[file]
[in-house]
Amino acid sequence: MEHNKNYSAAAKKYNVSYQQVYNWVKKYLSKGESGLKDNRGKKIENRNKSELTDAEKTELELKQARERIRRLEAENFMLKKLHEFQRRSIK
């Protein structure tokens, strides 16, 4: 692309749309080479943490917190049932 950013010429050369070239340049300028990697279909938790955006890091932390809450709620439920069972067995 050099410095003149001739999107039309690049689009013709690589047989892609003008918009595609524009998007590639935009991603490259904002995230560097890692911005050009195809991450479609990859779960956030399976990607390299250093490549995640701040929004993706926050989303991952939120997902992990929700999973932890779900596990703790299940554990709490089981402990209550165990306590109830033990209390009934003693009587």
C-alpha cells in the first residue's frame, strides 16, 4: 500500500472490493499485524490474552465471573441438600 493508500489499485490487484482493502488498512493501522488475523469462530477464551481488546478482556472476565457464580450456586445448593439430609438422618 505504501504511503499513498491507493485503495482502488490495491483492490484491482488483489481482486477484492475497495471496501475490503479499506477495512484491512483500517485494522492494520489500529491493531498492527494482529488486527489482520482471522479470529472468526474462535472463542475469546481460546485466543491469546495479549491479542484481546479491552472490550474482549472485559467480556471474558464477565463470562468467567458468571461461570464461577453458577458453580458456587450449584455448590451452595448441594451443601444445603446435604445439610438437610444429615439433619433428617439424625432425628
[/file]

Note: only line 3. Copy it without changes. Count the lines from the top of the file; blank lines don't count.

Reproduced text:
């Protein structure tokens, strides 16, 4: 692309749309080479943490917190049932 950013010429050369070239340049300028990697279909938790955006890091932390809450709620439920069972067995 050099410095003149001739999107039309690049689009013709690589047989892609003008918009595609524009998007590639935009991603490259904002995230560097890692911005050009195809991450479609990859779960956030399976990607390299250093490549995640701040929004993706926050989303991952939120997902992990929700999973932890779900596990703790299940554990709490089981402990209550165990306590109830033990209390009934003693009587």